online-learning

Whether you are a Harvard lecturer or a do-it-yourself entrepreneur, we all stand to benefit by learning a new skill.

In the age of the internet, you don’t even need to step into a classroom to get educated.

From learning how to fine tune marketing techniques to mastering a new language, there are scores of websites that offer resources to help you develop your skill sets. Many of these online resources are free, and all of them can be done in your spare time from the comfort of your home.

Forget tuition bills and packed classes. Check out these 10 online learning resources to see how they can help you and your business flourish:

Udemy

From digital marketing to yoga, Udemy offers more than 45,000 courses focused on everything from business skills to personal pursuits. The site also offers a business service with courses specifically geared towards employees. Courses are priced between $20 and $200 each, but some are discounted as low as $10.

Take Your Small Business From Scrappy to Successful

Lessons on growing up a business from entrepreneurs like you.
Click here to access the FREE [eBook]

Lynda

Check out this site to sit in on nearly 6,000 courses focused on business, technology and creative skills. You can access the resource for free for 30 days, but after that it costs $25/month for a basic subscription and $37.50/month for a premium subscription.

Skillshare

Skillshare offers more than 17,000 online projects and classes, and while subjects range from the culinary arts to business, Skillshare classes tend to emphasize the importance of creativity. Basic access to the resource is free and full access costs $15/month.

General Assembly

This company provides education for some of today’s most in-demand skills in coding, business and design. In addition to running campuses in 20 cities and offering classes online, General Assembly partners with businesses to create customized staff training programs. While this resource does offer some free classes, most courses are not cheap and cost several thousand dollars.

Coursera

A less expensive option than General Assembly, Coursera lets you sit in on courses taught by professionals at top universities. The resource boasts business courses from Yale and Columbia and gives you the option of paying for a certification to show you’ve completed the course. That certification does not represent academic credit, and if you don’t want it, you can still listen to the lectures for free.

Highbrow

If you don’t have time for full classes but want to learn a new skill, Highbrow could be a good fit. The service offers 10-day courses broken down into 5-minute lessons delivered to your inbox each morning. Courses range from learning how to grow your business with Pinterest to planning your own backpacking expeditions. Many of the courses are free, but some require a $7/month membership to access.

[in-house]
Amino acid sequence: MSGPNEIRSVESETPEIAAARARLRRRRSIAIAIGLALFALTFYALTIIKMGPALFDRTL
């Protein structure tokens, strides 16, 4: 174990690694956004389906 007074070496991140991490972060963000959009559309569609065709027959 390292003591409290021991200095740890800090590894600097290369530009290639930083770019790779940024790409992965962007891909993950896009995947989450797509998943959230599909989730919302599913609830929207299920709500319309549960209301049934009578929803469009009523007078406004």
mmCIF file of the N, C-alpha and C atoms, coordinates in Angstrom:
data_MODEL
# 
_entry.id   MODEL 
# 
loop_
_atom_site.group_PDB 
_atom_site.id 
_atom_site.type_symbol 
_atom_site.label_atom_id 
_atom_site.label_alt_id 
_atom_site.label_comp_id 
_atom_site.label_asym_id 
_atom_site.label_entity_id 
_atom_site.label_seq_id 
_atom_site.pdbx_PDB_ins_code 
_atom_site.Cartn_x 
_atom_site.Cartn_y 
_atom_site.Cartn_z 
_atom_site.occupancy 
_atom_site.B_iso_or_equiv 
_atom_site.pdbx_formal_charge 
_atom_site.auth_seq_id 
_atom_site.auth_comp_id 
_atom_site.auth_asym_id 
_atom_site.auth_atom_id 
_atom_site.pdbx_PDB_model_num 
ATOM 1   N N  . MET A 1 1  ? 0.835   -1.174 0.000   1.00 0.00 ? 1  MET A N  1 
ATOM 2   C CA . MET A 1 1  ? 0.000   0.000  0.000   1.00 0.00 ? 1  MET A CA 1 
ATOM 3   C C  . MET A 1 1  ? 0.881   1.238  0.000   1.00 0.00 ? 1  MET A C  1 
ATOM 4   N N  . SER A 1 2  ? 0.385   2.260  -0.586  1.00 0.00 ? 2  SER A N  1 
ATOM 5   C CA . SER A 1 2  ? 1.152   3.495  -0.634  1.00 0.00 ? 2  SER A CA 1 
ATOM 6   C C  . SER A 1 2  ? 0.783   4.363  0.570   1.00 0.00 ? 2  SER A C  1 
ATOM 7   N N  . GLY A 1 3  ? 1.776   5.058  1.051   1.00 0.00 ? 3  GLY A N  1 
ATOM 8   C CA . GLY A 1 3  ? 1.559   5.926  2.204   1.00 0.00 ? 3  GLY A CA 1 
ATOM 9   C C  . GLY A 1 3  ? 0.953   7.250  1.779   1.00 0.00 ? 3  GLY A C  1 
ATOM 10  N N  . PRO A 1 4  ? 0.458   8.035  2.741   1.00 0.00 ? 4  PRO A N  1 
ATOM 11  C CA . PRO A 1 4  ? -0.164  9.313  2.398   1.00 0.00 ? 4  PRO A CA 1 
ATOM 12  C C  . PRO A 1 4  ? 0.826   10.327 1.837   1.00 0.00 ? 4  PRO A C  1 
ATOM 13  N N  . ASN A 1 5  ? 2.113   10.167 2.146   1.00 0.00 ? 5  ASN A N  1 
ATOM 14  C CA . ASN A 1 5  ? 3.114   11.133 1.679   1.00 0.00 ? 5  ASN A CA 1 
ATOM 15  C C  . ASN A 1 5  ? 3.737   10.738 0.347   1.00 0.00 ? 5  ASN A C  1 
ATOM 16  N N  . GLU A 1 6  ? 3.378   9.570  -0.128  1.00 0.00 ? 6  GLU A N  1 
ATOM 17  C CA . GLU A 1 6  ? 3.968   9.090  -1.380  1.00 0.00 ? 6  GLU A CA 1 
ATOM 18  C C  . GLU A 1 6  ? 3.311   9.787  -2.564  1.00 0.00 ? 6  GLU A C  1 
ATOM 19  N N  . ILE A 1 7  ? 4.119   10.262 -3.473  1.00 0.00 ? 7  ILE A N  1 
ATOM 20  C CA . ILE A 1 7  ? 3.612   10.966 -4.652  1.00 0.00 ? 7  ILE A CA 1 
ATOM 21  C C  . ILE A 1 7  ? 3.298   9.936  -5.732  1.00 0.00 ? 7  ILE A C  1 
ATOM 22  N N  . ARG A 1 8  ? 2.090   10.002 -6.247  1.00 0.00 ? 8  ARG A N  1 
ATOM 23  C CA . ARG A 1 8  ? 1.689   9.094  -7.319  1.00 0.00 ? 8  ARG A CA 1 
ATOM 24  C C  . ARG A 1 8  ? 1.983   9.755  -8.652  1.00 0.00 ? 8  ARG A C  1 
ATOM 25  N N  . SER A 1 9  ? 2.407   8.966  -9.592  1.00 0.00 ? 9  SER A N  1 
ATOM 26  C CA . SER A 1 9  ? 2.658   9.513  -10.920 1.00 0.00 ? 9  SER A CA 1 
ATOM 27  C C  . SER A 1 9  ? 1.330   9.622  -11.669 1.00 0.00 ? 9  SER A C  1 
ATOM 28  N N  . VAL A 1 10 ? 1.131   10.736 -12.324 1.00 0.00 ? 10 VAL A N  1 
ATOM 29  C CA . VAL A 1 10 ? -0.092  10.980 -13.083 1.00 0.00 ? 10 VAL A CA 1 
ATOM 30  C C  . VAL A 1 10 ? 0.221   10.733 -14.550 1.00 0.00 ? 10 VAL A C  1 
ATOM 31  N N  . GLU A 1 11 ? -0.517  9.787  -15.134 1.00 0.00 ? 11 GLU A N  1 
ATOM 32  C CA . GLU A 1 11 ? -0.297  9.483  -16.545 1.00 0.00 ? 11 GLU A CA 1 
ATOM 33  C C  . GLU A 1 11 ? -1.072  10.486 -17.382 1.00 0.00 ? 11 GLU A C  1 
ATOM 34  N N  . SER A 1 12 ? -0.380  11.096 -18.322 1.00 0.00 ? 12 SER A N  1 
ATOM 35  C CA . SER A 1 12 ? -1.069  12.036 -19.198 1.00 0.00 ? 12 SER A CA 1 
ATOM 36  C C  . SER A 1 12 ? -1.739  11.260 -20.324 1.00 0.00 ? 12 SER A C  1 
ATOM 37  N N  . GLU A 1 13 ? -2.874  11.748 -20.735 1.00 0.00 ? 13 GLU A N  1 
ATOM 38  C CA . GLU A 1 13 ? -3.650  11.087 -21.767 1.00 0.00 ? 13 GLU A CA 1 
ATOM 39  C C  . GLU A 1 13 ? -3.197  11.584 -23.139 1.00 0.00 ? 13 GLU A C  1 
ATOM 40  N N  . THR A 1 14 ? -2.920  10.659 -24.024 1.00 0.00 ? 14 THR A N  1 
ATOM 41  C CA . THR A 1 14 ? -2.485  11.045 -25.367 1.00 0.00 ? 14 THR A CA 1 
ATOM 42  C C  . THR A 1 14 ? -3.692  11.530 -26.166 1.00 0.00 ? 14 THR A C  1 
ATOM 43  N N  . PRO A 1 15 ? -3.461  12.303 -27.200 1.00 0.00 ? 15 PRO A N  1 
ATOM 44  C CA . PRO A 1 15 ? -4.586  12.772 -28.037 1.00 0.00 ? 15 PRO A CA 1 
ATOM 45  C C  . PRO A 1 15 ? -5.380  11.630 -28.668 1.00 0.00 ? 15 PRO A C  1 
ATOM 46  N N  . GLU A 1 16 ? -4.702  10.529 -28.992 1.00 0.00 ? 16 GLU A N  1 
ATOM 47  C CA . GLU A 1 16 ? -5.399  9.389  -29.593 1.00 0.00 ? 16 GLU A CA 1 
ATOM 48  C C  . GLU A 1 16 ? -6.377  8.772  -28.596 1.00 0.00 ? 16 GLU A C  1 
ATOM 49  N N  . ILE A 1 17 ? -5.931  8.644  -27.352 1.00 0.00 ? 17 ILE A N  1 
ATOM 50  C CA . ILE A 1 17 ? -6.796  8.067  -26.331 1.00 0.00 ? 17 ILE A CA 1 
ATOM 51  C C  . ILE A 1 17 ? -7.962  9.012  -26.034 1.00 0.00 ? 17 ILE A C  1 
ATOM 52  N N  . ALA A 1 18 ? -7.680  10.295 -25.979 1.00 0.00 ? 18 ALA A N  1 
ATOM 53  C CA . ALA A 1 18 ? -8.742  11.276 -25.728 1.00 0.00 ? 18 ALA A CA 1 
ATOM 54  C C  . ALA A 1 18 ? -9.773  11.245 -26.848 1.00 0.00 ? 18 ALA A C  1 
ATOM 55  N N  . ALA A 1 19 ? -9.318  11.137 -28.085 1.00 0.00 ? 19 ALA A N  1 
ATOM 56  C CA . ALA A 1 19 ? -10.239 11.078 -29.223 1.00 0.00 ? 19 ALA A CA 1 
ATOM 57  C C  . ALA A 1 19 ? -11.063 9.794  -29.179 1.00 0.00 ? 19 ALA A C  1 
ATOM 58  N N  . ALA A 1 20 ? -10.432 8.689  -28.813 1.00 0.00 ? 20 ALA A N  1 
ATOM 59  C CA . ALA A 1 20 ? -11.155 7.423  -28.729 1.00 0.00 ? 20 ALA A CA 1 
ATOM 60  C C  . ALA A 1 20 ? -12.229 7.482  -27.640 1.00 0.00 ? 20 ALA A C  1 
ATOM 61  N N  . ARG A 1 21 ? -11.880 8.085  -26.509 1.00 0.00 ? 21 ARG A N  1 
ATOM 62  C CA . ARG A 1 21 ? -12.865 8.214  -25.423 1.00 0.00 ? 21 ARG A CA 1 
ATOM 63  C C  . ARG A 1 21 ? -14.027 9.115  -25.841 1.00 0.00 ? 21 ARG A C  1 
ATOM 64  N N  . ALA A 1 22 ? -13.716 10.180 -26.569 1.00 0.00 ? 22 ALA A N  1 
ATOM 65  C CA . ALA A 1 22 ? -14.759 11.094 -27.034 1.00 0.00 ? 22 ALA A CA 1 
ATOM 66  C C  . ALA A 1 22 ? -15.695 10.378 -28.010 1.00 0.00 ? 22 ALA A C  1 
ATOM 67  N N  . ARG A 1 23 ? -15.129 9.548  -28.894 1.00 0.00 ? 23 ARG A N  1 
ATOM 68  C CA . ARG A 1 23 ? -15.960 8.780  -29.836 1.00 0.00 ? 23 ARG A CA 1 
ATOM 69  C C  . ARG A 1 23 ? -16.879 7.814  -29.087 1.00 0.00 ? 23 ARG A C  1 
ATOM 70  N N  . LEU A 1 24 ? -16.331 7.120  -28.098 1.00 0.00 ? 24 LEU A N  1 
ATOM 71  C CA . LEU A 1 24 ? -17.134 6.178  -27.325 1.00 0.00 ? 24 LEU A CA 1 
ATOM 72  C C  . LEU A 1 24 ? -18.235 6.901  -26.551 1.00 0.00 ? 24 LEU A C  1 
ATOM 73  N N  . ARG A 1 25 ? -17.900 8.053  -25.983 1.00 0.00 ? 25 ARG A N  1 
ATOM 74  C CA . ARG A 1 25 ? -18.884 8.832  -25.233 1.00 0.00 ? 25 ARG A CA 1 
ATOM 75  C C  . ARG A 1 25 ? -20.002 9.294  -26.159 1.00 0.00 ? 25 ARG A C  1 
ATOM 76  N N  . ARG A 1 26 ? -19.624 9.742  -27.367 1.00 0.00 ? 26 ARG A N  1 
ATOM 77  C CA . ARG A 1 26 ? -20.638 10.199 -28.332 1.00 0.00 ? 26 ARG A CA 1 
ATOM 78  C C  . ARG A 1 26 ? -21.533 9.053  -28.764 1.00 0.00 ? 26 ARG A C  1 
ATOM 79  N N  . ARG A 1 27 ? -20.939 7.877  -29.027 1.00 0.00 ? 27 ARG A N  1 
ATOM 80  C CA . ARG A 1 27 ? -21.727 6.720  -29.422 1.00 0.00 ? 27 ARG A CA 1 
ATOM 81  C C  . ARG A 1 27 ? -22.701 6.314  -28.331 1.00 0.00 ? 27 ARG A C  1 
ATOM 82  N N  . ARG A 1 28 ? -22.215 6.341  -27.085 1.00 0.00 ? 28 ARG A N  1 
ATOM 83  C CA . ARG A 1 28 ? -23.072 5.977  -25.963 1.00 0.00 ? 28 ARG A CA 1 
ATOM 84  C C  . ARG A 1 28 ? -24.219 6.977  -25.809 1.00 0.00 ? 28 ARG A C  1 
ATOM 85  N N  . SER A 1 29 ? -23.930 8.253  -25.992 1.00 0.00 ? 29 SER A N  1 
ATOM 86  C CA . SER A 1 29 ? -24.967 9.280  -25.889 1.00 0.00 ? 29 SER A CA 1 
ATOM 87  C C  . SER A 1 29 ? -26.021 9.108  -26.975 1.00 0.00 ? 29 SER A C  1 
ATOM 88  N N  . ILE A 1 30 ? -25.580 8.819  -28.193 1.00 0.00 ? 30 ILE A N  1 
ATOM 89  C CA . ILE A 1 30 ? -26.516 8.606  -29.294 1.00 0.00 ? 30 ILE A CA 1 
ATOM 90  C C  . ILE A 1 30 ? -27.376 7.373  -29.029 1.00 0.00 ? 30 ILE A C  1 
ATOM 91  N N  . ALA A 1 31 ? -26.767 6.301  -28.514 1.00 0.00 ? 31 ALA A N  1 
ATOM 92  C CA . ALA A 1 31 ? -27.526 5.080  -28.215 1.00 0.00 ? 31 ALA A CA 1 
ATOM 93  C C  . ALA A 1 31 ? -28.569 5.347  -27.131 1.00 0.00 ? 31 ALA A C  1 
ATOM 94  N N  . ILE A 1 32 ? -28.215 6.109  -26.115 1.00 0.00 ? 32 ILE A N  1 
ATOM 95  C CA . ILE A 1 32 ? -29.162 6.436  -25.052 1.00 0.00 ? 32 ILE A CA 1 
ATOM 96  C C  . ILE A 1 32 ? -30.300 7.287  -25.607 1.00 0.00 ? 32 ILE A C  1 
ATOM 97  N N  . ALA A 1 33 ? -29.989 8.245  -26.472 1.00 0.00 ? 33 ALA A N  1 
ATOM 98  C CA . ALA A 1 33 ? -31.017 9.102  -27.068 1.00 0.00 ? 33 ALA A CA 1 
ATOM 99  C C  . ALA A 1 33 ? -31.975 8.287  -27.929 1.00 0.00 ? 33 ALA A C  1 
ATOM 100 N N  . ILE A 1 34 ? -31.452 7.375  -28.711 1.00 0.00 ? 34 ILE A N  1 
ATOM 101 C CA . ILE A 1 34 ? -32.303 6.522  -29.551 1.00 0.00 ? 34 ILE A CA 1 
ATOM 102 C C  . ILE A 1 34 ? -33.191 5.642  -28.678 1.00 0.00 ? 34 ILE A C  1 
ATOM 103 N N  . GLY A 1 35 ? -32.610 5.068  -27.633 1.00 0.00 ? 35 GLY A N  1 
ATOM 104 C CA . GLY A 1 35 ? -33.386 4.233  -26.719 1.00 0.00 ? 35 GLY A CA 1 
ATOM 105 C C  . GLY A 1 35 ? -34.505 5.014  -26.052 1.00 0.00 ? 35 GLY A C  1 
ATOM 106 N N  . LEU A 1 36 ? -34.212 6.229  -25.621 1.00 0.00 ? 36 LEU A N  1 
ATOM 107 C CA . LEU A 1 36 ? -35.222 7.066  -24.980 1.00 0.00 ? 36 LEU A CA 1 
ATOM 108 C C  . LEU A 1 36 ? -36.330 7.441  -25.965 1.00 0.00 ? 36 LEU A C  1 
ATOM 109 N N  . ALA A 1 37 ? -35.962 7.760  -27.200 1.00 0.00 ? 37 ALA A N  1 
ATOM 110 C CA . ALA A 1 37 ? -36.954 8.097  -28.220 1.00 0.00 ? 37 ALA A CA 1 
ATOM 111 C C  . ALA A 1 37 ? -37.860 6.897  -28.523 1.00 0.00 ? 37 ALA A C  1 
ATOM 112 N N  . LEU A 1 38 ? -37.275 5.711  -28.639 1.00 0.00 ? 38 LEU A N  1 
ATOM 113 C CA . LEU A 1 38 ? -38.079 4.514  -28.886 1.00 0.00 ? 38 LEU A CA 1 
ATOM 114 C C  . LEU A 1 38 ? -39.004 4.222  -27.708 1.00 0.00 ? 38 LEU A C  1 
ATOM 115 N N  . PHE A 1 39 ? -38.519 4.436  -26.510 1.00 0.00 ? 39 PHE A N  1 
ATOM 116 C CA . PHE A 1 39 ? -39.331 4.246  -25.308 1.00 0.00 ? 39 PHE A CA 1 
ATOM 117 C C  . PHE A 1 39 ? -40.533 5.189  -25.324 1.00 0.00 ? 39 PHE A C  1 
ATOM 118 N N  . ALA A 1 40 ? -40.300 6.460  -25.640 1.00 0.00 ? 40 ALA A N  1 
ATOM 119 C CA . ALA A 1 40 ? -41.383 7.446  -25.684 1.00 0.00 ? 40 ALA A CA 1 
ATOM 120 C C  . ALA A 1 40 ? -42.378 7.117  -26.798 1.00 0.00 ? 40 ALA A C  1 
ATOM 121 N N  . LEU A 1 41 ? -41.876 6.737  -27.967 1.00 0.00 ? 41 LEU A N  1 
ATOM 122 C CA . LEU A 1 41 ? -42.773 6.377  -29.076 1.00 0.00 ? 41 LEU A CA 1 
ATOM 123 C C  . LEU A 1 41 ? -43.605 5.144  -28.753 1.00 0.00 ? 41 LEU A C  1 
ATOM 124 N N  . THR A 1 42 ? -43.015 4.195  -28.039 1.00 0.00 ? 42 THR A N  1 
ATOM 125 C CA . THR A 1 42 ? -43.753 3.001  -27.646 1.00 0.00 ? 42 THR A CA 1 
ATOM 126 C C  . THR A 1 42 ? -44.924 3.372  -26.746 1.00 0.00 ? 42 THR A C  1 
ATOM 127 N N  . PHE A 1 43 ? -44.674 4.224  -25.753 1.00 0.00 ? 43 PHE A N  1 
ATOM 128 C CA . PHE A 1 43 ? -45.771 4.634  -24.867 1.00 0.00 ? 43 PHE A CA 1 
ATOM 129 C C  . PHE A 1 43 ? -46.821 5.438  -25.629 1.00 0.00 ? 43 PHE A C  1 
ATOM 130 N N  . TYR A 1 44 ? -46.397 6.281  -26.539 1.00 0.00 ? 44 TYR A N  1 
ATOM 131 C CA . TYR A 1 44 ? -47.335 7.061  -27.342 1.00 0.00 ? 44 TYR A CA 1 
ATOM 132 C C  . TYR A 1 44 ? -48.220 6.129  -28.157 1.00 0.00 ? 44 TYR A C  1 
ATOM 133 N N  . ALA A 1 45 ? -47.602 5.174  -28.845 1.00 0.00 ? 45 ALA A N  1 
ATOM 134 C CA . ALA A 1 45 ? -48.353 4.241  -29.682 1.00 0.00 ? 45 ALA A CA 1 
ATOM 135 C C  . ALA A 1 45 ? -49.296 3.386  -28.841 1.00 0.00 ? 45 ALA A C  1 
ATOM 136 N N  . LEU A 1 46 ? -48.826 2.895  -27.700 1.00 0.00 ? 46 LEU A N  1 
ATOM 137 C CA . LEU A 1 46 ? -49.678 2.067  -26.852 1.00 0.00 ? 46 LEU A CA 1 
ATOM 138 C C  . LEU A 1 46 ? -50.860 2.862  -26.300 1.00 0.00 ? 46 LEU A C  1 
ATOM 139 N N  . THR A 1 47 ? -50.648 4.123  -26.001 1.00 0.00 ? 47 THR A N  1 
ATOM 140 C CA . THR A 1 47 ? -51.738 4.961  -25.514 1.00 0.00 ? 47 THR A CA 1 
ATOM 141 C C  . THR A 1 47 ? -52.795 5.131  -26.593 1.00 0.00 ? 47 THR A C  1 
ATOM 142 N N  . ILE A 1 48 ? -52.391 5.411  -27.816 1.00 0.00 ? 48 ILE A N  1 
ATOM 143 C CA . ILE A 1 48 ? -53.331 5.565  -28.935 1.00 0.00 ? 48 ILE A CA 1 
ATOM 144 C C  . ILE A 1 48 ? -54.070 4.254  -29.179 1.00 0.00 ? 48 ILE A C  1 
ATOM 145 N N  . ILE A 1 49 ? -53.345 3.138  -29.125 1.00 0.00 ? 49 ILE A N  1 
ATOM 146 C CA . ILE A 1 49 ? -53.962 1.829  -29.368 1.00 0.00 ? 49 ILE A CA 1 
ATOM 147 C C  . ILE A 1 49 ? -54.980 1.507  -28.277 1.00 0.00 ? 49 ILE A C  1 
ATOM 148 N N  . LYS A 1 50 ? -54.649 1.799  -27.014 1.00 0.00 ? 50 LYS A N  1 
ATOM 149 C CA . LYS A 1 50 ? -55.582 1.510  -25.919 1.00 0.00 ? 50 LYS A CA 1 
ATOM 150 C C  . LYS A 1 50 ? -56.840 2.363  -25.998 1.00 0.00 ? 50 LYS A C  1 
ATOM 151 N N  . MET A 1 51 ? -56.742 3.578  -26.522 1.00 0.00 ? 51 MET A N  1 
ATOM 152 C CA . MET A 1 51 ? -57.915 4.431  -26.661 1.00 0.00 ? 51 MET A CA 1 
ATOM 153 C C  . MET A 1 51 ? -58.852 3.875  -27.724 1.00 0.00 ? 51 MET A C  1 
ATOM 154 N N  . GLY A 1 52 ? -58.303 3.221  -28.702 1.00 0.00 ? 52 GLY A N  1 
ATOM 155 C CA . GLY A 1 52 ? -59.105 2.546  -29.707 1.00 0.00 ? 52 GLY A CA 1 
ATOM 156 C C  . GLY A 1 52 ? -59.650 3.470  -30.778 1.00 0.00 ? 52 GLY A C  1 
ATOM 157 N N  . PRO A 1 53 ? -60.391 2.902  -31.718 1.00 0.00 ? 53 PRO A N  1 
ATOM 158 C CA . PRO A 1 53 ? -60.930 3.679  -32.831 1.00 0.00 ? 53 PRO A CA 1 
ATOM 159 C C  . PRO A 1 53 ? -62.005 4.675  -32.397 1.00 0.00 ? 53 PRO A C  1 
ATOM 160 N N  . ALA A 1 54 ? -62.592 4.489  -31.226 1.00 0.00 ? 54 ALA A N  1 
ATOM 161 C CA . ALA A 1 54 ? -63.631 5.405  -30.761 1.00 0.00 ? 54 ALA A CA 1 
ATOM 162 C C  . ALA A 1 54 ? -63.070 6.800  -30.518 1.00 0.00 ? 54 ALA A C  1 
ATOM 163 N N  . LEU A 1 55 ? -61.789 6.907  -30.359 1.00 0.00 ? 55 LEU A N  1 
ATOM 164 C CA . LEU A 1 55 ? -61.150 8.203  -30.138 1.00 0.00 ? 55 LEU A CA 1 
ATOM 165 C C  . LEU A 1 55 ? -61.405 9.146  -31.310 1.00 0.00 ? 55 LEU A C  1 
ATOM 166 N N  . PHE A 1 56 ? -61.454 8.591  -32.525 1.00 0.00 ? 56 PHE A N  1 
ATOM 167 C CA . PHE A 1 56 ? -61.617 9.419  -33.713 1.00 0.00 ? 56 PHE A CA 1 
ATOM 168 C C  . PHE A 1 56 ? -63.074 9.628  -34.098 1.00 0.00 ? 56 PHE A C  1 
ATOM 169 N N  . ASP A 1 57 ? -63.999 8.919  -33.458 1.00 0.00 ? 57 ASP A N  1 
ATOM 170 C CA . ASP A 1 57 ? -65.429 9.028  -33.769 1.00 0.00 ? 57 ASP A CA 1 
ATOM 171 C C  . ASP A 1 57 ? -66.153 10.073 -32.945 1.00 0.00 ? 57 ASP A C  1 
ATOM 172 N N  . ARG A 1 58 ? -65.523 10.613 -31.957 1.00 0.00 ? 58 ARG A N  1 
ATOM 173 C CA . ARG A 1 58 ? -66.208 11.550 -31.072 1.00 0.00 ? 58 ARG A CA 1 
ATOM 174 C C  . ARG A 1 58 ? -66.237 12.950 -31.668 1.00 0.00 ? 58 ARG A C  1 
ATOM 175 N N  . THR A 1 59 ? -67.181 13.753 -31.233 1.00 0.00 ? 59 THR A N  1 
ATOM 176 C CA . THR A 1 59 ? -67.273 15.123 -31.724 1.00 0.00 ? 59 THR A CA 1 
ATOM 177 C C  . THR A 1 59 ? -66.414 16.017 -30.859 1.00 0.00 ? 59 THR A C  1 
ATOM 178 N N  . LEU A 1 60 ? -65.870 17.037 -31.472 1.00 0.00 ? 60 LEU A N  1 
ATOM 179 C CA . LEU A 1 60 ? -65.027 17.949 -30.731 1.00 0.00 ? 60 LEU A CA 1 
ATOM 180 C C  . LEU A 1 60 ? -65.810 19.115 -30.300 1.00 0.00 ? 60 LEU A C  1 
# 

Codecademy

Whether it’s building a website or learning how to deploy that website online, Codecademy uses an interactive technique to teach people how to code. Websites are vital for small businesses, and this tool can help you create and optimize your website yourself. Best of all, this resource is completely free.

Dash

One of General Assembly’s best free classes, Dash teaches you how to make an awesome website using HTML5, CSS3 and JavaScript. This course is especially useful for small businesses since it is geared towards beginners and focuses entirely on creating a website that stands out.

DataCamp

DataCamp teaches users how to deeply analyze data. Understanding data is critical in most industries, and from Python to data visualization systems, this site teaches you how to get the most out of your data. The resource offers some free material, but to access all courses you need to pay $29/month.

Duolingo

This site uses interactive software to help you learn a new language, and it’s 100% free. Whether you are looking to expand your business internationally or simply want to broaden your horizons, learning a new language has the potential to unlock both personal and

Erik Dolan-Del Vecchio

Erik Dolan-Del Vecchio

Erik Dolan-Del Vecchio creates content that informs, helps, and, with luck, entertains professionals across the marketplace. From covering happenings in the commercial real estate industry to unpacking small business finance, his writing explores critical topics in the world of business.

More Posts